UBC launches initiative with CCFF, CDRD to combat cystic fibrosis

December 10, 2010

The University of British Columbia, in partnership with the Canadian Cystic Fibrosis Foundation (CCFF) and the Centre for Drug Research and Development (CDRD), today launches the Cystic Fibrosis Technology Initiative (CFTI) to advance Canadian technologies that will help combat cystic fibrosis (CF).

The initiative, supported by a $750,000 grant from CCFF, will assemble researchers and identify promising discoveries from across Canada to create new medicines for a disease that affects thousands of Canadians. Potential therapies will be assessed, and those selected will then be developed using the facilities and expertise at CDRD, a national Centre of Excellence for Commercialization and Research hosted at UBC.

"The initiative provides a unique opportunity in Canada for researchers to achieve the common goal of rapidly developing cystic fibrosis treatments to improve health in Canada and beyond," says J.P. Heale, Director of the CFTI and Associate Director at UBC's Industry Liaison Office. "We will invest further resources in those technologies that emerge with a superior therapeutic profile, moving them closer to the ultimate objective of providing new and better treatments."

"By applying our infrastructure and expertise to this unique initiative through CDRD's advanced drug development platform, we hope to accelerate the development of new and innovative therapeutics for the treatment of cystic fibrosis," says Natalie Dakers, CEO, CDRD.

Cystic fibrosis is a genetic disorder that primarily affects the lungs and the digestive system. Ultimately, most cystic fibrosis deaths are due to lung disease. One in every 3,600 children born in Canada has CF and one in 25 Canadians carries a defective version of the gene responsible for the disease. While comprehensive treatment programs have dramatically extended the lives of people with CF - half of all Canadians with CF are expected to live into their 40s - there is no known cure.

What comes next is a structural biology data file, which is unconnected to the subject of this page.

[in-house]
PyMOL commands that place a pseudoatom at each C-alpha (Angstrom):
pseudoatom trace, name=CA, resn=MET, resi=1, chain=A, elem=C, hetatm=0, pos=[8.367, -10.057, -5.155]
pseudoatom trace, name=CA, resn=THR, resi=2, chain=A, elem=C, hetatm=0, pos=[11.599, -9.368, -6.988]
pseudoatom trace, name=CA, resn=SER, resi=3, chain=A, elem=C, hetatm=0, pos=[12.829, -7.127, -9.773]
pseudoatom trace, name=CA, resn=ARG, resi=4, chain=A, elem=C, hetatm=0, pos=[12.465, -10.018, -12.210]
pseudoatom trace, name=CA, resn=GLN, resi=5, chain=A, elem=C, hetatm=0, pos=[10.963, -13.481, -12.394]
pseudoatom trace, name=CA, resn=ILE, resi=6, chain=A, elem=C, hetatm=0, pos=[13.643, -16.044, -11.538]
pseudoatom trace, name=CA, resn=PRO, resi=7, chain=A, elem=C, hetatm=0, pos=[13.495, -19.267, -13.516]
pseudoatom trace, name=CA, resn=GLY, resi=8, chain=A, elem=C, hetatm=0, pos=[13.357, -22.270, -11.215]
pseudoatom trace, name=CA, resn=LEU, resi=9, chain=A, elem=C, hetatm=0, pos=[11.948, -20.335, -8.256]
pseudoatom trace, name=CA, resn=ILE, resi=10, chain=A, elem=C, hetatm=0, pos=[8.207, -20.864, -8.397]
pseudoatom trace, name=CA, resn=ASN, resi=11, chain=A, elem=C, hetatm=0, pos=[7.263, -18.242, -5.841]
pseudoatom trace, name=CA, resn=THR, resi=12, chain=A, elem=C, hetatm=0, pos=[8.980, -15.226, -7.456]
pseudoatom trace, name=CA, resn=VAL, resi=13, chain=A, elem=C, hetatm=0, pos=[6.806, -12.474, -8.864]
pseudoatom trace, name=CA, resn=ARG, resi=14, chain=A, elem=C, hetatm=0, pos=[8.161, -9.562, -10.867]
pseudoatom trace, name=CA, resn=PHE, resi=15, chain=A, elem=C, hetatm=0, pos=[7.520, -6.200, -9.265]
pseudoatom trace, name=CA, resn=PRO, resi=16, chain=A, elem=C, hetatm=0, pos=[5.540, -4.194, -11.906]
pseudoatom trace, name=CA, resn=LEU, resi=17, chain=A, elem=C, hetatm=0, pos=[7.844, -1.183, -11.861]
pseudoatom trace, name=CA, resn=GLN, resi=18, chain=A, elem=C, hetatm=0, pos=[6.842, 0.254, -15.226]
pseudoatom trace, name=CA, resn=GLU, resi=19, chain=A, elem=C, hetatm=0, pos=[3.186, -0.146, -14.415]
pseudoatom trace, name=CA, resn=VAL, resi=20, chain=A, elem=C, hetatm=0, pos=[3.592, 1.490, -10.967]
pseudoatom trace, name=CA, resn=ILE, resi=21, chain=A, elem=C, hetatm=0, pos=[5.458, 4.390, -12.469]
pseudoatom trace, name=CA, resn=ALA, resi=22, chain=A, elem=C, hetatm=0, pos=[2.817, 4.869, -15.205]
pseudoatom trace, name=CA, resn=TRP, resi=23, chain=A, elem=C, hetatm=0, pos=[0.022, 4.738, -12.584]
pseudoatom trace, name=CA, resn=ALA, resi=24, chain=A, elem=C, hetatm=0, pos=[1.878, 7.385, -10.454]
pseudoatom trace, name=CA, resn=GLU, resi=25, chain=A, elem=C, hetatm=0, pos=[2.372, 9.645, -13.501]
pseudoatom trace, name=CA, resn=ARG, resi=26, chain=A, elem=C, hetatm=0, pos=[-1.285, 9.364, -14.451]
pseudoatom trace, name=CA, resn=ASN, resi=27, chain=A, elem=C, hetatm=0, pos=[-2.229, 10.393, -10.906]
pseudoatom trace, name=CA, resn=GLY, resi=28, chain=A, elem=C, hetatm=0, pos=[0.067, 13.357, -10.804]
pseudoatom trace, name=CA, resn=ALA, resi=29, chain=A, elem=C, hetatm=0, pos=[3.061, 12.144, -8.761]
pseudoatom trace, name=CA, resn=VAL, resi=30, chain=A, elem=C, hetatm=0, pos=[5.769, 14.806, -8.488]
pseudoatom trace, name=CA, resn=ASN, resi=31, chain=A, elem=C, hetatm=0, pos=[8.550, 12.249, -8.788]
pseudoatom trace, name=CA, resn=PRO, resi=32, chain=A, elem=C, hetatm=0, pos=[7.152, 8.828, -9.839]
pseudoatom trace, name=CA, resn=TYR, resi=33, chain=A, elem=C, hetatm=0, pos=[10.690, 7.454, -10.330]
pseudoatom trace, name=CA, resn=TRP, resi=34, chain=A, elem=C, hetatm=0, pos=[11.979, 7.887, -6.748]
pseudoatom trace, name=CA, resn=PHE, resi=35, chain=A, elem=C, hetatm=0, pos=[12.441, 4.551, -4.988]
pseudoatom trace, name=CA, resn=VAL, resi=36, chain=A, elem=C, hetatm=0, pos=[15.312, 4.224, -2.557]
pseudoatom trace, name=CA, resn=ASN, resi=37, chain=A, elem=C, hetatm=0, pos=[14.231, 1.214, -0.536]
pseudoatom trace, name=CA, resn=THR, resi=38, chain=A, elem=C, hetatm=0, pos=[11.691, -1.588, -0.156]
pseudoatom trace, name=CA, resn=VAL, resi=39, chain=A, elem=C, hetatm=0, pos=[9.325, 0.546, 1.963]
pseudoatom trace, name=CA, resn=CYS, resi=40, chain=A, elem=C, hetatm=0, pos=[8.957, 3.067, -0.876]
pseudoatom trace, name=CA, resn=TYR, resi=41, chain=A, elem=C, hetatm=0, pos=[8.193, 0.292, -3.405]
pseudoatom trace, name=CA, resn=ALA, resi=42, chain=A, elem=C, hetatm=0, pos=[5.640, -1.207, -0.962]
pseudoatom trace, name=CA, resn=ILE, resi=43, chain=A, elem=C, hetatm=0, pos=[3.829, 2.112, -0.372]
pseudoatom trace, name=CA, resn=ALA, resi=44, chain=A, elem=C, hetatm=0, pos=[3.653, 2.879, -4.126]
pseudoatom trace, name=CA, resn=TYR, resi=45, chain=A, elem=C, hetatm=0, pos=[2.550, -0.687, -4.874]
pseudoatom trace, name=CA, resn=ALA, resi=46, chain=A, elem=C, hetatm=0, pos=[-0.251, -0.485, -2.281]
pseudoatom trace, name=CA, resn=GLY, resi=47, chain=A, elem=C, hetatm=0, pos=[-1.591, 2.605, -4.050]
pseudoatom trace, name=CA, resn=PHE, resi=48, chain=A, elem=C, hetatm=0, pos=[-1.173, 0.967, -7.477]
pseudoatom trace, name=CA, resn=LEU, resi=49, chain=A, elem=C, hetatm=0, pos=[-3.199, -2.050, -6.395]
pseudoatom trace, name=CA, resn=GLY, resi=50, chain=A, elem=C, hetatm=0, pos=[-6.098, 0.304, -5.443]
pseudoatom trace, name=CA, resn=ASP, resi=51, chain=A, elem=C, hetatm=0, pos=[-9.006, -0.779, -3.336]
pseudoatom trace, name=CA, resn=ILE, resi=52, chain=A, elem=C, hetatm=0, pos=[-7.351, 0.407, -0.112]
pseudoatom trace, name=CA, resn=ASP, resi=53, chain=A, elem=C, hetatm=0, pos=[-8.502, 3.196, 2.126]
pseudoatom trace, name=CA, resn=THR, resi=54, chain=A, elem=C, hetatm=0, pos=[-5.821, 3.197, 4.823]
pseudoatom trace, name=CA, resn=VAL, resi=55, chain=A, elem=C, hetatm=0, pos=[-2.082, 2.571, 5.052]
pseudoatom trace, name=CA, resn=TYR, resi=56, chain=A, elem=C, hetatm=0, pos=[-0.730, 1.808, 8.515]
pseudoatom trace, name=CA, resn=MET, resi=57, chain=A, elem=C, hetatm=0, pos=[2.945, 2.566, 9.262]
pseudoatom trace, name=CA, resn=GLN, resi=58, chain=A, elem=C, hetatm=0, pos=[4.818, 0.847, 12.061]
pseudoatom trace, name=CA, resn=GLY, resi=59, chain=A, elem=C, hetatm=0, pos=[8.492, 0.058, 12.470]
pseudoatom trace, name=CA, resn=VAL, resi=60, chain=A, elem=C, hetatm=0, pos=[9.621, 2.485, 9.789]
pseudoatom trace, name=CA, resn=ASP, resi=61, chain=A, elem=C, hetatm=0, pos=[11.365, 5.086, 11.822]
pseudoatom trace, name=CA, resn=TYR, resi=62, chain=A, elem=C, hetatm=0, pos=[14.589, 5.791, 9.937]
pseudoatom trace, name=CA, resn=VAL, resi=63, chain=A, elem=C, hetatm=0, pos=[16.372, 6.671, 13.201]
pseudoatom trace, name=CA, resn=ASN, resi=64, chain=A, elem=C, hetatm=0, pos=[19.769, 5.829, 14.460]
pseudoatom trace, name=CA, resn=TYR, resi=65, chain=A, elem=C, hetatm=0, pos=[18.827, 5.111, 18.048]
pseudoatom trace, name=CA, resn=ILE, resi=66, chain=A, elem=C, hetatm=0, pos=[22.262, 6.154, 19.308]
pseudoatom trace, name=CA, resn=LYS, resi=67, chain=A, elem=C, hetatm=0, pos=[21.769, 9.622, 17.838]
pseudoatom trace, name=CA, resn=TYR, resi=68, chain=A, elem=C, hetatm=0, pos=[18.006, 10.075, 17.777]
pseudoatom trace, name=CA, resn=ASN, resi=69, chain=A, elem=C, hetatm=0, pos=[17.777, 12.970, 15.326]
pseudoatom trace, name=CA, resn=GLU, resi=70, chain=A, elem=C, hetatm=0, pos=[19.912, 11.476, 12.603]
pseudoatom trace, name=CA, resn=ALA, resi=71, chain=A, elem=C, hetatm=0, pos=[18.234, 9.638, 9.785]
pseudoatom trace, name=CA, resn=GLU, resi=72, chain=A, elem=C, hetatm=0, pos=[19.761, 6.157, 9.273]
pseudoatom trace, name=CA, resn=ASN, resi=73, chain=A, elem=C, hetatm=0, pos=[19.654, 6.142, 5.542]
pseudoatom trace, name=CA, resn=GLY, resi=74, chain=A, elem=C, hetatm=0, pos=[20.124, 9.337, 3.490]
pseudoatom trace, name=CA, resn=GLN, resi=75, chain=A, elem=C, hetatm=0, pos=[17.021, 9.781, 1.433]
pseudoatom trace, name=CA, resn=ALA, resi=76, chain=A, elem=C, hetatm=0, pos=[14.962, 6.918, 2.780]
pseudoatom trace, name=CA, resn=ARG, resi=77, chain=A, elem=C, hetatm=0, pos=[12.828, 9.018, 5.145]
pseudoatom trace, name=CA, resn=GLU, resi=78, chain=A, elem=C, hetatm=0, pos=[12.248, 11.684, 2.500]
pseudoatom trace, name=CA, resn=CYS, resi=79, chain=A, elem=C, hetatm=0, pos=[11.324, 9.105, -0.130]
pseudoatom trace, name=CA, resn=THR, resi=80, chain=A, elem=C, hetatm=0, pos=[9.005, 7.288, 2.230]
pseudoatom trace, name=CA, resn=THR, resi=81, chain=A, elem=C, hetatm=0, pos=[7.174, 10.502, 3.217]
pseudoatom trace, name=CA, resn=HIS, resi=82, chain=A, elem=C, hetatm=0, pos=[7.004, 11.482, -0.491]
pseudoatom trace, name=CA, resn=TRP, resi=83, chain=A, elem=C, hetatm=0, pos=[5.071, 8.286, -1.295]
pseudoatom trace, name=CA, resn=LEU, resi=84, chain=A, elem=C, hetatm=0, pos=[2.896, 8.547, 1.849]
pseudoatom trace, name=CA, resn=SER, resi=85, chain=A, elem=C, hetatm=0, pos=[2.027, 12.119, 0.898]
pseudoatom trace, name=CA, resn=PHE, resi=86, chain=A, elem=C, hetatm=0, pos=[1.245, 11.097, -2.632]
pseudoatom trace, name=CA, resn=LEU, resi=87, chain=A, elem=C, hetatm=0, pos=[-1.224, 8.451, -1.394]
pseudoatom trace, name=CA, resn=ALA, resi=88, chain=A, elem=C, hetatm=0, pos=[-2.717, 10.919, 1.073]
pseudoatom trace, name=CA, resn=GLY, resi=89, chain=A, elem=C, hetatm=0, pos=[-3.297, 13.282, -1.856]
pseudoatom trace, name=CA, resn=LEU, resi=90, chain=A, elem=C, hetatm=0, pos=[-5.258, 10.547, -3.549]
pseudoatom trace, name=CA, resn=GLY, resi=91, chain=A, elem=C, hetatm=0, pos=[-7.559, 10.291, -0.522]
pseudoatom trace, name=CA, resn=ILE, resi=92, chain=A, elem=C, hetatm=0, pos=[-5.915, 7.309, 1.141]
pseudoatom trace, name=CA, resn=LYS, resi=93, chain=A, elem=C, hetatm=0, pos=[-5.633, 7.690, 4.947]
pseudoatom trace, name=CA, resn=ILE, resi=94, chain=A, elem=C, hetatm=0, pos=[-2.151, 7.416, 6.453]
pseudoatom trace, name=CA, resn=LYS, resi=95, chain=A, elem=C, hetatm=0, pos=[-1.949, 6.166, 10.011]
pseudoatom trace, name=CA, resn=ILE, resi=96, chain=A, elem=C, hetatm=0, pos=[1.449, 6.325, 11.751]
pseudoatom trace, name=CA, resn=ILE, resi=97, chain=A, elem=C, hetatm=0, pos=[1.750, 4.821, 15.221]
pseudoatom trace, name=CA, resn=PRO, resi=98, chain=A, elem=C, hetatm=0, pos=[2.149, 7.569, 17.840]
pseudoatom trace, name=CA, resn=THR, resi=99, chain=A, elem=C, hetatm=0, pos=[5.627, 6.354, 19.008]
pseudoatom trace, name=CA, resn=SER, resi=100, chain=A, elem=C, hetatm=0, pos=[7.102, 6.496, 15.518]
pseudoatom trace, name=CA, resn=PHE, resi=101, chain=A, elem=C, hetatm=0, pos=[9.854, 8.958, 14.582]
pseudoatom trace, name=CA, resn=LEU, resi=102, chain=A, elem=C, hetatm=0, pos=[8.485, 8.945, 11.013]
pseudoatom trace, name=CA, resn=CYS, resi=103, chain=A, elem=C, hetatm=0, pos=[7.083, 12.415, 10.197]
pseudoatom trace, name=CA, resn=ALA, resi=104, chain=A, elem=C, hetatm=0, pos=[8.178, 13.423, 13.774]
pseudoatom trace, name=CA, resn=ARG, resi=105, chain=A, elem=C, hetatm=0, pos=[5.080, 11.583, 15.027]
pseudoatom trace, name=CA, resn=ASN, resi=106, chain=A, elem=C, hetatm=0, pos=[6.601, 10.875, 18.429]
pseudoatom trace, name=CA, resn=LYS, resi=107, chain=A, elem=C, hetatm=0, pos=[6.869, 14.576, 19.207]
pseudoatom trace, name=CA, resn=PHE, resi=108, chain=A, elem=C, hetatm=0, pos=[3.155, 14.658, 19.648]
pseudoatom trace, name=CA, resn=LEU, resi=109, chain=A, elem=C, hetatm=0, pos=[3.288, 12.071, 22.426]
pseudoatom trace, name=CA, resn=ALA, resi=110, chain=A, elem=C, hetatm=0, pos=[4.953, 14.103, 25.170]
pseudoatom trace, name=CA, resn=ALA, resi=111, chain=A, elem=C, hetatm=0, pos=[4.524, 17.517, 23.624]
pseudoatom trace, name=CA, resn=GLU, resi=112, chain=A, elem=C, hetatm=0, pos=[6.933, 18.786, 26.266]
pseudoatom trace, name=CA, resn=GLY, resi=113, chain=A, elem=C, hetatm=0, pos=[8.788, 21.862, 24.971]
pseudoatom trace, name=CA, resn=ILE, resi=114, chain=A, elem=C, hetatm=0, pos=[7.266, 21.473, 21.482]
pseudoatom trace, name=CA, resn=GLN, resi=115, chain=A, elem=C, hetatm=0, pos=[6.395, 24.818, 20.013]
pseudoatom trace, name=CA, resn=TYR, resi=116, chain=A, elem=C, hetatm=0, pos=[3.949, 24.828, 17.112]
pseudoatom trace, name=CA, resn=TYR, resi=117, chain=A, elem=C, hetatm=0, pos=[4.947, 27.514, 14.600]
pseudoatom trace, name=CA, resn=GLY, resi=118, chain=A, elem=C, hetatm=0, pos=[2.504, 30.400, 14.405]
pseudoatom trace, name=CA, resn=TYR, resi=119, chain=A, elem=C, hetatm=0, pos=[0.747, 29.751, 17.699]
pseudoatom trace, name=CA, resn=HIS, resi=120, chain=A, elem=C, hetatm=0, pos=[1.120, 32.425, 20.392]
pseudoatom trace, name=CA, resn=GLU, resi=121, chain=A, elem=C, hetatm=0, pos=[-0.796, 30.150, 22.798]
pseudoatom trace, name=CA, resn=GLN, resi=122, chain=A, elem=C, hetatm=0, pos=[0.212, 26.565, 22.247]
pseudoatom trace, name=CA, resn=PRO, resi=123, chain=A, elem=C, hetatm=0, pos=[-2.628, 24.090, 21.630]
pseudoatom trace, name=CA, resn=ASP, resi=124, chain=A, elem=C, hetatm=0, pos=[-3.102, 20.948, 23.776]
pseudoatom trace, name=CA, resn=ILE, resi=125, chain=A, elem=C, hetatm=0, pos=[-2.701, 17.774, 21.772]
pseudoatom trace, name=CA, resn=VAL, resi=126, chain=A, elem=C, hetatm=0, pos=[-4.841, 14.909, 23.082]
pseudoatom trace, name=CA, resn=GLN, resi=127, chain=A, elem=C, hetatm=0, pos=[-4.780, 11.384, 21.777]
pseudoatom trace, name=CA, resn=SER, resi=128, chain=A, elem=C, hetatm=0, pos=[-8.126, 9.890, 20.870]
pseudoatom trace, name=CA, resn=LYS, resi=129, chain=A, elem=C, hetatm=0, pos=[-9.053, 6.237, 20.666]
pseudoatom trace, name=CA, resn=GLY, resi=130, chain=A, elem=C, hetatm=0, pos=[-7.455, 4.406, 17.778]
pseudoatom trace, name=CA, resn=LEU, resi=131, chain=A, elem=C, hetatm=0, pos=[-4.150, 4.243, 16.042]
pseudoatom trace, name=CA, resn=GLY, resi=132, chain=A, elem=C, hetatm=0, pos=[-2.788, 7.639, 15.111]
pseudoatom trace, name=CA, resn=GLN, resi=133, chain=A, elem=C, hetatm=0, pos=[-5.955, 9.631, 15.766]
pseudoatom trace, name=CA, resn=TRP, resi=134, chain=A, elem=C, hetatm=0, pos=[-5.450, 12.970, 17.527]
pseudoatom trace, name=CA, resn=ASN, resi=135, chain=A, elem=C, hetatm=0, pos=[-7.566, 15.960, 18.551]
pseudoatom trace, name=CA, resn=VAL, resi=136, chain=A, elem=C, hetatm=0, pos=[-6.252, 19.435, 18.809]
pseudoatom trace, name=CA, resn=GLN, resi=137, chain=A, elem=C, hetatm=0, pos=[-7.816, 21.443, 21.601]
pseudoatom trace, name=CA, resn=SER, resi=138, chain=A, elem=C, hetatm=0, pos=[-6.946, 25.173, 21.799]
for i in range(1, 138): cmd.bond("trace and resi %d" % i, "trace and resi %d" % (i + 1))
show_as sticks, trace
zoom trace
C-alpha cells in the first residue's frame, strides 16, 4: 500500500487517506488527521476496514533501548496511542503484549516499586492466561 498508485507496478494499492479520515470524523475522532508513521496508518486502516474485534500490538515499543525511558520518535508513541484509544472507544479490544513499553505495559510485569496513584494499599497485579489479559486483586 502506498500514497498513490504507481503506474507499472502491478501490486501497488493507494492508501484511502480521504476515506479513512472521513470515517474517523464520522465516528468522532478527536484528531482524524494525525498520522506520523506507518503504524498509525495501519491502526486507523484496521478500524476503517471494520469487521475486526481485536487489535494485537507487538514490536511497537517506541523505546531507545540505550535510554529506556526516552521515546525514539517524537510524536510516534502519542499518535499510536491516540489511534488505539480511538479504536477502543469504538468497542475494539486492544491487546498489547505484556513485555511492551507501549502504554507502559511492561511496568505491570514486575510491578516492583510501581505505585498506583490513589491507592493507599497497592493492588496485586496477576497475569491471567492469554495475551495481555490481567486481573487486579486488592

"The Cystic Fibrosis Technology Initiative is an exciting new venture for the Canadian Cystic Fibrosis Foundation," says Cathleen Morrison, the Foundation's Chief Executive Officer. "This initiative will serve as an important step in moving Canadian research discoveries closer to clinical use, and will help to accelerate the development of real-life solutions for children and adults with cystic fibrosis."

"We're so excited about this new initiative," says Leona Pinsky, a volunteer from the Vancouver Chapter of the CCFF. "Since our daughter Rina was born 12 years ago, there has been ground-breaking work being done right here in British Columbia. We're optimistic that this initiative will help Canadians with cystic fibrosis, like Rina, live a long, full life."
The CFTI has issued a request for proposals to universities and research institutions across Canada. The deadline for applications is January 28, 2011. Please see www.uilo.ubc.ca for full details.

The Canadian Cystic Fibrosis Foundation is a Canada-wide health charity, with 50 volunteer chapters, that funds cystic fibrosis research and care. 2010 marks the Foundation's 50th Anniversary, and to continue its track record of excellence, the Foundation is supporting more than 50 research projects which are exploring all aspects of the cystic fibrosis puzzle; from investigating new methods of fighting infection and inflammation in the lungs to finding new therapies that target the basic defect at the cellular level. Beginning February 1, 2011, the Canadian Cystic Fibrosis Foundation will be known as Cystic Fibrosis Canada. For more information, visit www.cysticfibrosis.ca.

The Centre for Drug Research and Development (CDRD) provides drug development expertise and infrastructure to enable researchers from leading academic and health research institutions to advance promising, early-stage drug candidates. CDRD combines its drug development platform with a commercial arm, which licenses technologies from affiliated institutions and establishes working collaborations with other biotech and lifesciences companies. The Government of Canada's Networks of Centres of Excellence program has recognized CDRD as a Centre of Excellence in Commercialization in Research (CECR). For more information, visit www.cdrd.ca.

The University of British Columbia (UBC) is one of Canada's largest and most prestigious public research and teaching institutions, and one of only two Canadian institutions to be consistently ranked among the world's 40 best universities. Surrounded by the beauty of the Canadian West, it is a place that inspires bold, new ways of thinking that have helped make it a national leader in areas as diverse as community service learning, sustainability and research commercialization. UBC attracts $550 million per year in research funding from government, non-profit organizations and industry through 7,000 grants. For more information, visit: www.ubc.ca.

University of British Columbia

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